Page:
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Instabilities and Self-Organization in MaterialsVolume I: Fundamentals of Nanoscience, Volume II: Applications in Materials Design and Nanotechnology$

Nasr Ghoniem and Daniel Walgraef

Print publication date: 2008

Print ISBN-13: 9780199298686

Published to Oxford Scholarship Online: May 2008

DOI: 10.1093/acprof:oso/9780199298686.001.0001

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(p.477) APPENDIX C DEBYE THEORY OF SOLIDS

(p.477) APPENDIX C DEBYE THEORY OF SOLIDS

Source:
Instabilities and Self-Organization in Materials
Publisher:
Oxford University Press

In his theory of solids, Debye [509] also assumed that a solid may be considered as an ordered array of atoms, each of them oscillating around their lattice site. However, contrary to Einstein's theory, these oscillators are not independent, and the classical Hamiltonian of this system may be written as:

(C.1)
H ( q N , p N ) = i = 1 3 N p i 2 2 m + i , j 3 N A i j q i q j
where m is the mass of the oscillators and the matrix A ij represents the interactions between oscillators. After diagonalization, individual oscillators are replaced by collective modes, that is, sound waves or phonons, which behave as independent oscillators, but with different frequencies [510]. The Hamiltonian then becomes
(C.2)
H ( Q N , P N ) = i = 1 3 N p i 2 2 m + i , j 3 N m ω i 2 2 Q i 2
where Q i and P i are the canonical coordinates of the collective modes, and the corresponding Hamiltonian operator is
(C.3)
H ^ = i = 1 3 N ω i ( N ^ i + 1 2 )
and the partition function becomes
(C.4)
Z N ( T , V ) = T r { exp ( β i = 1 3 N ω i ( N ^ + 1 2 ) ) }
and the Helmholtz free energy of a Debye solid is thus
(C.5)
A ( T , V ) = 2 i = 1 3 N ω i + k B T i = 1 3 N ln ( 1 e β ω i ) .
It is the fundamental equation of a harmonic solid. To evaluate this free energy, one has to know the frequency spectrum of the solid. The Debye theory neglects (p.478) the crystalline structure of the solid, and considers it as a continuous isotropic medium. In such a medium, the dispersion relation for sound waves is given by ω = kc, where c is the speed of sound and k = 2π/λ is the wavenumber of any possible vibration in the crystal. These vibrations are all standing waves, sustained by the crystal. These are the same as for a string pinned at both crystal ends. Hence, in one dimension, λ = 2L/n, with n = 1, 2,…, ∞, where L is the crystal length in this direction. In general, an arbitrary wave of this type will have the following dispersion relation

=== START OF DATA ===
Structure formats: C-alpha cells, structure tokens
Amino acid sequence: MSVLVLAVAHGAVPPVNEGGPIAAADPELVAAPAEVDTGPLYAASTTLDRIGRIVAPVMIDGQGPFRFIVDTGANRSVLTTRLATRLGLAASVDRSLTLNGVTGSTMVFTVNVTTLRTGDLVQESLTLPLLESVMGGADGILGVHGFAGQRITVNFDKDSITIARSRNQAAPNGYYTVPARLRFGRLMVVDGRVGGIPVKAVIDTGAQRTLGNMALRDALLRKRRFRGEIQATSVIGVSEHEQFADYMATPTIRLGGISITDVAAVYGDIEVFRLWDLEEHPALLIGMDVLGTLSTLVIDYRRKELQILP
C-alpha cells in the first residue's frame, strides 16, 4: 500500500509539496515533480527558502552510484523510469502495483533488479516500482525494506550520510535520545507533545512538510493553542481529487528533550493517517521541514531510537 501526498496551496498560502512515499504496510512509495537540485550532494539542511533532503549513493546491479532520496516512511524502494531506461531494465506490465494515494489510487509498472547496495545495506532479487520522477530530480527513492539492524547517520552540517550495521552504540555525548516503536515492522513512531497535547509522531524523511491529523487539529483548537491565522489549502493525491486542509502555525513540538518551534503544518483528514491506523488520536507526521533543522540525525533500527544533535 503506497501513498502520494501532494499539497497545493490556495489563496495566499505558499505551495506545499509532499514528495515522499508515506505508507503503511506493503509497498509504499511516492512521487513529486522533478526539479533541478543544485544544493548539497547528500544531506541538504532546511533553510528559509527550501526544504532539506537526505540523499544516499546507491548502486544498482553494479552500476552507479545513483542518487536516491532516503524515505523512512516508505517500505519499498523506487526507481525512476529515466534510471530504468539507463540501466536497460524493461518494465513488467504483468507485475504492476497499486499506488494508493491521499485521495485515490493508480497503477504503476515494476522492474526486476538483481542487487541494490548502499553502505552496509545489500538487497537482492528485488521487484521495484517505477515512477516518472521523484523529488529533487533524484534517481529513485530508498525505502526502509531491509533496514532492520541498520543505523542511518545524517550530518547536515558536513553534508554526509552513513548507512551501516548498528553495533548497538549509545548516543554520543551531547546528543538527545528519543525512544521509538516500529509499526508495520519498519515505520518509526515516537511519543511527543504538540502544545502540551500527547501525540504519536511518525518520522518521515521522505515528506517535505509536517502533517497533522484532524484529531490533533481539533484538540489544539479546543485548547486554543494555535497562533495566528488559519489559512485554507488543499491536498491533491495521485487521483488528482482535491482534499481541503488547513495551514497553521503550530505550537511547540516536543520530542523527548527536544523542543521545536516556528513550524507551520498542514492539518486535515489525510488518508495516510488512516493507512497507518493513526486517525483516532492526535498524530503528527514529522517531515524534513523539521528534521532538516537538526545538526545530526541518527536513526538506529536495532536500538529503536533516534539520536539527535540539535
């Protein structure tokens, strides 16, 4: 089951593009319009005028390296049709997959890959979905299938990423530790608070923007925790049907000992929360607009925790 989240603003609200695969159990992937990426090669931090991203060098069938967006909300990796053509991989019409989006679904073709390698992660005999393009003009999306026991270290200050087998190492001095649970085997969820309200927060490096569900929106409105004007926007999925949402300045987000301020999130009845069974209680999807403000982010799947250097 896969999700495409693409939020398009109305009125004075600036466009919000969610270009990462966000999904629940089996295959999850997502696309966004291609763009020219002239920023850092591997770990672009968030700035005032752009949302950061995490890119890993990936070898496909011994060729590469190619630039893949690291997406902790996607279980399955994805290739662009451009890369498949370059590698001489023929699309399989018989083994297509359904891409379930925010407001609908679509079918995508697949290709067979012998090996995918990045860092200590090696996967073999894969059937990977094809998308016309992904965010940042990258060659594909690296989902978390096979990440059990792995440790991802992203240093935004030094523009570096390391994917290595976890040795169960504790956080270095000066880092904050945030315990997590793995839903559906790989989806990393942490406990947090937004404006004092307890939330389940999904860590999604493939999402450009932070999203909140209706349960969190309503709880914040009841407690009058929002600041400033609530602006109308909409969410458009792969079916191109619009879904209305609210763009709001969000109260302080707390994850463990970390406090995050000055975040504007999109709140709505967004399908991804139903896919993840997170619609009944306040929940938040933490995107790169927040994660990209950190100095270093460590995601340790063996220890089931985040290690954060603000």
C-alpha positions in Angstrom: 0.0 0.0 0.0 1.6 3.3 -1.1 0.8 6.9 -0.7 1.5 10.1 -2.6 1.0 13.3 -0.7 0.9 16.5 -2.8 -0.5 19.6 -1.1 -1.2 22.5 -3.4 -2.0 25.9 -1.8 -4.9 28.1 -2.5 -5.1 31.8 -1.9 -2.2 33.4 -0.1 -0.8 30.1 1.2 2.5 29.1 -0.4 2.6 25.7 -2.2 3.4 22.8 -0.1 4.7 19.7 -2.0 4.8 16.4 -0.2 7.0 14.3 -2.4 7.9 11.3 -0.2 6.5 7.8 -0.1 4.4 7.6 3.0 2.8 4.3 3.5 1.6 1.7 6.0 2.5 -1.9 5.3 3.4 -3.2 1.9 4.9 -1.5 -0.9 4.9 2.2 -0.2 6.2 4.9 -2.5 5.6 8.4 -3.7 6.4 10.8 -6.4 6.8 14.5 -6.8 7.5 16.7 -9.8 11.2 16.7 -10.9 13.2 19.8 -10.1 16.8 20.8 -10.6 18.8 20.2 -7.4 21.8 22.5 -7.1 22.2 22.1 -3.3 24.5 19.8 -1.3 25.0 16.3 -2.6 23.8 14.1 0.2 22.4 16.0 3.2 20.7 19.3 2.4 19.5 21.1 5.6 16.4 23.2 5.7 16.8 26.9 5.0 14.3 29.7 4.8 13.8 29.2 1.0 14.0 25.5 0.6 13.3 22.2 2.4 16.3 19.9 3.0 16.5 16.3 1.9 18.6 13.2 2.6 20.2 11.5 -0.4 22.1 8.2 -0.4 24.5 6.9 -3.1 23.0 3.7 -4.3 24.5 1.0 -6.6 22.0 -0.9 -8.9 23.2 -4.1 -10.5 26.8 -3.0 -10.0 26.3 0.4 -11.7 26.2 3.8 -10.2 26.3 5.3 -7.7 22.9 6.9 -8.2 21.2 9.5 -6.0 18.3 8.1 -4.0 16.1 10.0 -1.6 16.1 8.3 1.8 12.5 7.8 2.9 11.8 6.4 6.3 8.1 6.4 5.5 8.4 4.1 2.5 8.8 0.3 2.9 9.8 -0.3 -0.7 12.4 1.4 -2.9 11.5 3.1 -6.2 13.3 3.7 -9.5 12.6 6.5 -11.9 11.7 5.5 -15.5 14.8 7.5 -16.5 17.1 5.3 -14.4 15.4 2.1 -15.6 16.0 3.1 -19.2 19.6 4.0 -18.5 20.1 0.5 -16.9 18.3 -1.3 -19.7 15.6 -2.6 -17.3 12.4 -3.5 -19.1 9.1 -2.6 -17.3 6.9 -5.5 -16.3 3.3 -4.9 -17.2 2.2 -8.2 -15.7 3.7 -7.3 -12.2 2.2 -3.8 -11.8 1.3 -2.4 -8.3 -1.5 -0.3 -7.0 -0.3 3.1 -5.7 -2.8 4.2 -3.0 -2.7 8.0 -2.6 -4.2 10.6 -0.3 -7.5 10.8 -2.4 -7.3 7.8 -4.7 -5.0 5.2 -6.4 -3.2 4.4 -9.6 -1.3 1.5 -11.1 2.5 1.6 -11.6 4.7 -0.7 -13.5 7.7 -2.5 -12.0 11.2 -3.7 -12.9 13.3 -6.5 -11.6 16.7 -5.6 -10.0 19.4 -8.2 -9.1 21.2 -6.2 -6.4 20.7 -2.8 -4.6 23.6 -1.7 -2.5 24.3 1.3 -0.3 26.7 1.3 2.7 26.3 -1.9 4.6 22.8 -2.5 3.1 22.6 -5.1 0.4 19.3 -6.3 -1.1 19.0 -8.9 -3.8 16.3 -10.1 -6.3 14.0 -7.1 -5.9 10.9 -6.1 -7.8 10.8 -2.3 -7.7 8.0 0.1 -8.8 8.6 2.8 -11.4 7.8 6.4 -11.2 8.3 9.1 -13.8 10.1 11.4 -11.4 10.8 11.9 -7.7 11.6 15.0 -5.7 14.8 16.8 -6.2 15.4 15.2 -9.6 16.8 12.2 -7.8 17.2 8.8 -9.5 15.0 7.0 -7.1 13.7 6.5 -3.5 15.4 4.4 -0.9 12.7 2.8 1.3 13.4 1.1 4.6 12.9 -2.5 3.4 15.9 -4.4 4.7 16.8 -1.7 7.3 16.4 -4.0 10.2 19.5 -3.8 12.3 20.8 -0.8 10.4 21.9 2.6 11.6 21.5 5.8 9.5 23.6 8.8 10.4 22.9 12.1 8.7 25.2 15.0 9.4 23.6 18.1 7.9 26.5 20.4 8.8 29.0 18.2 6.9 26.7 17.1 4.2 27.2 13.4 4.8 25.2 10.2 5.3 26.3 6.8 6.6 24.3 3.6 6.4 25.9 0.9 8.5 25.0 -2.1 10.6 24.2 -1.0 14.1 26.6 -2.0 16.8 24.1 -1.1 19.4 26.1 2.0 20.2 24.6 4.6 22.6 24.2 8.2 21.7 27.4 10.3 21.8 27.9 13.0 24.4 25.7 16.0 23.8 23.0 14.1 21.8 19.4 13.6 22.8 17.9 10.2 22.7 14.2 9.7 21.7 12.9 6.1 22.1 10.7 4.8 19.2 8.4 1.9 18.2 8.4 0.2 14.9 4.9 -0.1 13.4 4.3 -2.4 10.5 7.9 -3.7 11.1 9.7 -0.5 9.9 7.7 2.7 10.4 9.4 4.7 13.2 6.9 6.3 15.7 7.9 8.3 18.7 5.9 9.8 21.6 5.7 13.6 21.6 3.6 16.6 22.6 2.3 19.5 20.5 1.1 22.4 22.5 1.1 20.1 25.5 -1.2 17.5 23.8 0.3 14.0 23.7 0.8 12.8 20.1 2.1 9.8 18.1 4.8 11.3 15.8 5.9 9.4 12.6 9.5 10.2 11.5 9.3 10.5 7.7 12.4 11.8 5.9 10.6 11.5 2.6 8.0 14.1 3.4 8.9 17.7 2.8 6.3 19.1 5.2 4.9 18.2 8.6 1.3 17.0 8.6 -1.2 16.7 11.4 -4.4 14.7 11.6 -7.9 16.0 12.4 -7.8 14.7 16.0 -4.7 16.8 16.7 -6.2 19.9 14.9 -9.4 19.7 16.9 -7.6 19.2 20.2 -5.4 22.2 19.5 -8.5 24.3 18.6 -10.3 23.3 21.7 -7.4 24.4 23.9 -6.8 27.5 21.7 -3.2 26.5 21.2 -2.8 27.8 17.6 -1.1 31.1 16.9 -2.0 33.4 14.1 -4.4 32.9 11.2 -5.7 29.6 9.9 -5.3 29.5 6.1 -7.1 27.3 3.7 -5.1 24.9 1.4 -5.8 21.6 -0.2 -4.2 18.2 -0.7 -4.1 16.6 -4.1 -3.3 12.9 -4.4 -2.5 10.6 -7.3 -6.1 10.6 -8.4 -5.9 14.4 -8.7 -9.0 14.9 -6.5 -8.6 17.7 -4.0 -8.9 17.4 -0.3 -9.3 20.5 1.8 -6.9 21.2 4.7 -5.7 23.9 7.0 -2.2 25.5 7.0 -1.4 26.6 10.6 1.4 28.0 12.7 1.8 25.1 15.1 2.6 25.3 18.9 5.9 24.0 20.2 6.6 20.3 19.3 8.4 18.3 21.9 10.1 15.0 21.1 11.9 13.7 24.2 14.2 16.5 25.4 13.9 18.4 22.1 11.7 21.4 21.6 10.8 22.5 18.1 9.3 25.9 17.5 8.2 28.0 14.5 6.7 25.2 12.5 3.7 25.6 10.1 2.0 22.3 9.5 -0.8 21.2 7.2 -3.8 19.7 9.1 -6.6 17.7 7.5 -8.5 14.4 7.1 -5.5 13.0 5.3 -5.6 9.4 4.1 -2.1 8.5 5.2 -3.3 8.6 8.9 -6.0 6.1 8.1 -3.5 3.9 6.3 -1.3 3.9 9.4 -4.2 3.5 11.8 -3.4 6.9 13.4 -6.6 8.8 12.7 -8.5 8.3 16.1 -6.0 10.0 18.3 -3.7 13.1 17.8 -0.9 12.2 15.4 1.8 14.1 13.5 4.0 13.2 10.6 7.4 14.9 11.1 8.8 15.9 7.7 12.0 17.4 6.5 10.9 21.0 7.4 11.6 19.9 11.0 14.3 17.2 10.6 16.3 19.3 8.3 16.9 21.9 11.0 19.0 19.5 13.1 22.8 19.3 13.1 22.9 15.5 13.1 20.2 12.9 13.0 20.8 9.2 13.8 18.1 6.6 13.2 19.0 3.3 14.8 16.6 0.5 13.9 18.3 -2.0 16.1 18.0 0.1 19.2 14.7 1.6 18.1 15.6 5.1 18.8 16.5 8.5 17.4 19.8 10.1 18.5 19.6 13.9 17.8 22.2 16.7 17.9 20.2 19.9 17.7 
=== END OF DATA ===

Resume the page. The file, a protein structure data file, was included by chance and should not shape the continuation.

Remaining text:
(C.6)
ω i 2 = ω x i 2 + ω y i 2 + ω z i 2 = c 2 { ( π n x i L x ) 2 + ( π n y i L y ) 2 + ( π n z i L z ) 2 }
where L x, L y and L z are the crystal lengths in the three space dimensions. Let us consider an isotropic crystal, and L x = L y = L z = L. Since n i are integers, the distance between adjacent points is, in the (ω x, ω y, ω z) space, πc/L in each space direction. The volume per point is thus (πc/L)3, and the number of points per unit volume is (L/πc)3. The total number n(ω) of allowed values of ω i < ω is then given by
(C.7)
n ( ω ) = 1 8 . 4 π ω 3 3 . L 3 π 3 c 3
and, going to a continuous description, which is justified by the huge number of available modes (3N ≫ 1), the number of points in the range (ω, ω + ), is given by
(C.8)
d n = L 3 2 π 2 c 3 ω 2 d ω .
Two remarks are now in order. First, there are usually two transverse sound modes and one longitudinal mode in a solid, and dn should in fact be written as
(C.9)
d n = L 3 2 π 2 ( 2 c t 3 + 1 c l 3 ) ω 2 d ω
where c t and c l are the transverse and longitudinal sound velocity, respectively. Second, since the number of modes in finite, though very large, there is a maximum available frequency. If we call this frequency ω D, it is given by the consistency relation
(C.10)
3 N = d n = 0 ω D L 3 2 π 2 ( 2 c t 3 + 1 c 3 ) ω 2 d ω = L 3 2 π 2 ( 2 c t 3 + 1 c 3 ) ω 3 3
or
(C.11)
ω D 3 = 18 N π 2 L 3 ( 2 c t 3 + 1 c l 3 ) 1
(p.479) where ω D is called the Debye frequency. We are now able to obtain the free energy, and, on replacing the summations by integrations on ω, one has
(C.12)
A ( T , V , N ) = 9 N 2 ω D 3 0 ω D ω 3 d ω + 9 N k B T ω D 3 0 ω D ln ( 1 e β ω ) ω 2 d ω .
The heat capacity becomes
(C.13)
C V = T ( S T V . N ) = 9 N k B T 3 θ D 3 0 θ D / T d x x 4 e x ( e x 1 ) 2
with x = βħω and where the Debye temperature is defined as θ D = ħω D/k B. The high- and low-temperature limit are easily obtained from equation (C.13). At high temperatures (T → ∞), one finds
(C.14)
C V 9 N k B T 3 θ D 3 0 θ D T x 2 d x = 3 N k B
which is the classical result. At low temperature (T → 0), one has
(C.15)
C V 9 N k B T 3 θ D 3 0 d x x 4 e x ( e x 1 ) 2 = 12 N k B π 4 5 T 3 θ D 3
which gives the experimentally observed T 3 decrease of the heat capacity at low temperature. The Debye results are in good agreement with experiment. However in real solids, the fitting between Debye results and experimental data shows a slight temperature dependence of the Debye temperature, which may be attributed to the remaining assumptions of the theory [511].